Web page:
North Korea Talking Tough Prior To Start Of Nuclear Negotiations

North Korea Talking Tough Prior To Start Of Nuclear Negotiations
December 16th, 2006  
Team Infidel

Topic: North Korea Talking Tough Prior To Start Of Nuclear Negotiations

North Korea Talking Tough Prior To Start Of Nuclear Negotiations
Miami Herald
December 16, 2006
North Korea is turning up the resistive rhetoric before nuclear talks, raising questions about the regime's true objectives.
By Tim Johnson, McClatchy News Service
BEIJING - North Korea is digging in its heels before crucial nuclear talks rev up Monday, raising questions over whether it's jockeying for negotiating leverage or trying to buy more time to work on nuclear weapons.
In recent days, Pyongyang's main government-controlled newspaper has dismissed any suggestion that the lure of a massive aid package might pry the country from its nuclear weapons program.
If North Korea listens to the ''sweet talk'' of the West and accepts the aid to give up its nuclear weapons, ''it will lead to our destruction,'' an editorial in the Rodong Shinmun said earlier this month.
The editorial asserted that Europe and the United States hoodwinked Libya a few years ago with a similar deal and stiffed the former communist bloc nations of Eastern Europe in pledges that led them to capitalism.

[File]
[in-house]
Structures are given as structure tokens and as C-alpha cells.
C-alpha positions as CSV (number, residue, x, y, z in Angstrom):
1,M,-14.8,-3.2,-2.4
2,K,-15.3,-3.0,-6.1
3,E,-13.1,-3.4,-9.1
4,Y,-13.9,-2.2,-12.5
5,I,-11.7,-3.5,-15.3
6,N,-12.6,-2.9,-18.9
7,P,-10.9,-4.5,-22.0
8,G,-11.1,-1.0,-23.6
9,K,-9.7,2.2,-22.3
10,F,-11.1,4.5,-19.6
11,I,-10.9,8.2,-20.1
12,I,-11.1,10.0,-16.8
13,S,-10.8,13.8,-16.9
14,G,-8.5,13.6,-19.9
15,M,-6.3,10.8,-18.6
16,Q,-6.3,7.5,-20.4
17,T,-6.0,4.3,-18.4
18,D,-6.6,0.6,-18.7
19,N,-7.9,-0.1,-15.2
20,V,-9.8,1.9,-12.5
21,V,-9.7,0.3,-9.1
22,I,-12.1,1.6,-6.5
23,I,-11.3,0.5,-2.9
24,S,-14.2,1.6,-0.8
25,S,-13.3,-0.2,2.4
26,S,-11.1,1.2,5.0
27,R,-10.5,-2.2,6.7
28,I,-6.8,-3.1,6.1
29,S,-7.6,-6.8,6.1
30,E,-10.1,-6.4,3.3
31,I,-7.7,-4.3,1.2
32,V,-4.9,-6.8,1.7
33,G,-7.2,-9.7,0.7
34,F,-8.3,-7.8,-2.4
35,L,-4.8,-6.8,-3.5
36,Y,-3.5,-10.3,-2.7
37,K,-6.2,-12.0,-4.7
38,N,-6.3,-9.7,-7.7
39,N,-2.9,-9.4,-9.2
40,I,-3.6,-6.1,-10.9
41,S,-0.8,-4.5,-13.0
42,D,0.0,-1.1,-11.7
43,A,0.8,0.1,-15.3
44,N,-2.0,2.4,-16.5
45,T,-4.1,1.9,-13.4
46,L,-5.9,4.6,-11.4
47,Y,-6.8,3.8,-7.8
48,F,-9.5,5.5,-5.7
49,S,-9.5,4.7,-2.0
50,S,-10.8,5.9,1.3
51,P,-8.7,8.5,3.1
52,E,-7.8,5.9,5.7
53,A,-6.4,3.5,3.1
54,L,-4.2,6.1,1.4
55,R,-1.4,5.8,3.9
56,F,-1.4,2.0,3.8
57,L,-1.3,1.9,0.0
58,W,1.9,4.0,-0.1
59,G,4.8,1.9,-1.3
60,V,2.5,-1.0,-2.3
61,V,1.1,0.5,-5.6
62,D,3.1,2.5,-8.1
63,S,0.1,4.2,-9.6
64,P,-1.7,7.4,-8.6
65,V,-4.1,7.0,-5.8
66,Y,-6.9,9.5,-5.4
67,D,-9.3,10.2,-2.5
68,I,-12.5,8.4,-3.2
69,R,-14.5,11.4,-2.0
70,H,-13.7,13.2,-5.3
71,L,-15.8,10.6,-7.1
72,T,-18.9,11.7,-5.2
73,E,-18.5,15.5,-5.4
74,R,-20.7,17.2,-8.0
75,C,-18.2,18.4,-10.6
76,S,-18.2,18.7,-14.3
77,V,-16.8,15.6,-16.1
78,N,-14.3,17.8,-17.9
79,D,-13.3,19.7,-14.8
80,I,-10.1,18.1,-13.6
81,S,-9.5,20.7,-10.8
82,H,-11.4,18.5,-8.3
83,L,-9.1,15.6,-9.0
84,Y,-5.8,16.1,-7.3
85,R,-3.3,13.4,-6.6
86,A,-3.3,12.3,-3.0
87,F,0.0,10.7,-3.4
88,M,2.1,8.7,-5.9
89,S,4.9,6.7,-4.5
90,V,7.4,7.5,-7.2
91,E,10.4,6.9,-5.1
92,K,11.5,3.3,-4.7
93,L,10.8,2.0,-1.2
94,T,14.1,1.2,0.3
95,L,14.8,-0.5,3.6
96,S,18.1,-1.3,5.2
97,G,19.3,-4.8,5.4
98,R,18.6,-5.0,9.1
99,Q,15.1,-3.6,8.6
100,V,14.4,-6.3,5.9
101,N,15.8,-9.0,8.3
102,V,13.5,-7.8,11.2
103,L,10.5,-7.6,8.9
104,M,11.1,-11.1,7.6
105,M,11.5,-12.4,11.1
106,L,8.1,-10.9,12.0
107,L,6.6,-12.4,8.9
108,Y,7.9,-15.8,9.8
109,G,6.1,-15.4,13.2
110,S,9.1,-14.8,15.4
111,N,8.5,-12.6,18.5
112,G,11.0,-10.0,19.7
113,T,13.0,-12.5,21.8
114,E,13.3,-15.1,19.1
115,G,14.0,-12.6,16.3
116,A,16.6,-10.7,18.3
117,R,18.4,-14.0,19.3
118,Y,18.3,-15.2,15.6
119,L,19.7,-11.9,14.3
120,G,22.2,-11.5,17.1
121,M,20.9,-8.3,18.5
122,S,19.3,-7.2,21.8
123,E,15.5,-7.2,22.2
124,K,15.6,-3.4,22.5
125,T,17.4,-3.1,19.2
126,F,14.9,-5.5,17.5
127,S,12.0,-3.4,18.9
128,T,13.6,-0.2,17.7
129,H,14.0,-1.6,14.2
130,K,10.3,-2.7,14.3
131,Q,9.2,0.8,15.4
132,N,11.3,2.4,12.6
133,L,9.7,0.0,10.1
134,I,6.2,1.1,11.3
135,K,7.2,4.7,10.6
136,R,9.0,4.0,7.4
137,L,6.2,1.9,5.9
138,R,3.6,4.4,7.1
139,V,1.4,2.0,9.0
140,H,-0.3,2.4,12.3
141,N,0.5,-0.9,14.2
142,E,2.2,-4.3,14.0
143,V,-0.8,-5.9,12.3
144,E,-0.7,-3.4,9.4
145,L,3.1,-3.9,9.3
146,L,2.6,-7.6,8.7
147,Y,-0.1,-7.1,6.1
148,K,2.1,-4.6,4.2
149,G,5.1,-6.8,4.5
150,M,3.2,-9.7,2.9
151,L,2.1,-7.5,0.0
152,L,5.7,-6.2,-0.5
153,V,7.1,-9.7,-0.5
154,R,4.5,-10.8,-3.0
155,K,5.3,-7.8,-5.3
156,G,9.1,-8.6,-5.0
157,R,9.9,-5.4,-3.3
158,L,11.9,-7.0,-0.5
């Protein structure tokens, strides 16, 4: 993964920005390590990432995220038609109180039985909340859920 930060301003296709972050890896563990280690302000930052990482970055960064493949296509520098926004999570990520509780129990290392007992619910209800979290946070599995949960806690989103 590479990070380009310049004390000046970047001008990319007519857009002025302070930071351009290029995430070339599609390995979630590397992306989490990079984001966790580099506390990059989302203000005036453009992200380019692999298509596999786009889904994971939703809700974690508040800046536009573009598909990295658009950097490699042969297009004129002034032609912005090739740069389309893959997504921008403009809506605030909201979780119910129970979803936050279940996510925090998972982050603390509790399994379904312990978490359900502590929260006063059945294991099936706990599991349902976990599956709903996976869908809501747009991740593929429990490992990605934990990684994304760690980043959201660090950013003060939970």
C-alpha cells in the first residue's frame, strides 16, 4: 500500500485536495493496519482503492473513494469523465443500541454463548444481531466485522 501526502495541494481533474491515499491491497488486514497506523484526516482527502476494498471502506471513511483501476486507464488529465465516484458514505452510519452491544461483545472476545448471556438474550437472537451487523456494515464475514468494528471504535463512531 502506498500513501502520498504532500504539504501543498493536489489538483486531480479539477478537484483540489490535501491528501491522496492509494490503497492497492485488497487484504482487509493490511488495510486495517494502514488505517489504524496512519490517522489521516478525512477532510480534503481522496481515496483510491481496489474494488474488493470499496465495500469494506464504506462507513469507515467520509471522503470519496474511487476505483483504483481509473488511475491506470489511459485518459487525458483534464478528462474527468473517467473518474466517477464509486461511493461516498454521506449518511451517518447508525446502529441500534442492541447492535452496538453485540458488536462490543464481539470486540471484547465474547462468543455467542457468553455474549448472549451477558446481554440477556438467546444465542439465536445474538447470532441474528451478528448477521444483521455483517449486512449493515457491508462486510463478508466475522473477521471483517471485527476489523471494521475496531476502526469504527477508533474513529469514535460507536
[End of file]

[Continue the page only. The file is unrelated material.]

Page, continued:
The blustery talk from Pyongyang may be designed to bolster its negotiating position in the talks, which come 10 weeks after the country conducted its first nuclear test.
Amid reports of pending U.S. incentives to stir North Korea to action at the talks, a senior Bush administration official said North Korean envoys had led him to believe in late November that Pyongyang might be ready to take steps toward dismantling its nuclear program.
''There were indications that the North Koreans would be prepared to deal in specifics at the coming round,'' Christopher Hill, an assistant secretary of state who is the chief American envoy on North Korea, said in a briefing in Washington. He said Washington wanted ''concrete progress,'' not just talk, at the negotiations.
China tried to dampen expectations Thursday, and one veteran North Korea watcher voiced skepticism about whether the sixth round of negotiations which begin Monday -- the first after a 13-month stalemate -- would lead to any breakthrough.
''The six-party talks are likely to remain a meaningless exercise,'' said Andrei Lankov, a Russian-born expert on North Korea at Seoul's Kookmin University. The talks, hosted by China, also include South Korea, Russia, Japan and the United States. ''The North Korean side is not willing to consider any serious concessions.'' With a successful nuclear test under their belts, Lankov said, North Korean officials ``are not in the mood to compromise. . . . From their point of view, giving up the nuclear weapons is unnecessary and unthinkable.''
The Bush administration says it thinks that North Korea has enough nuclear material for anywhere from eight to 10 bombs. As time passes, the number may be growing.

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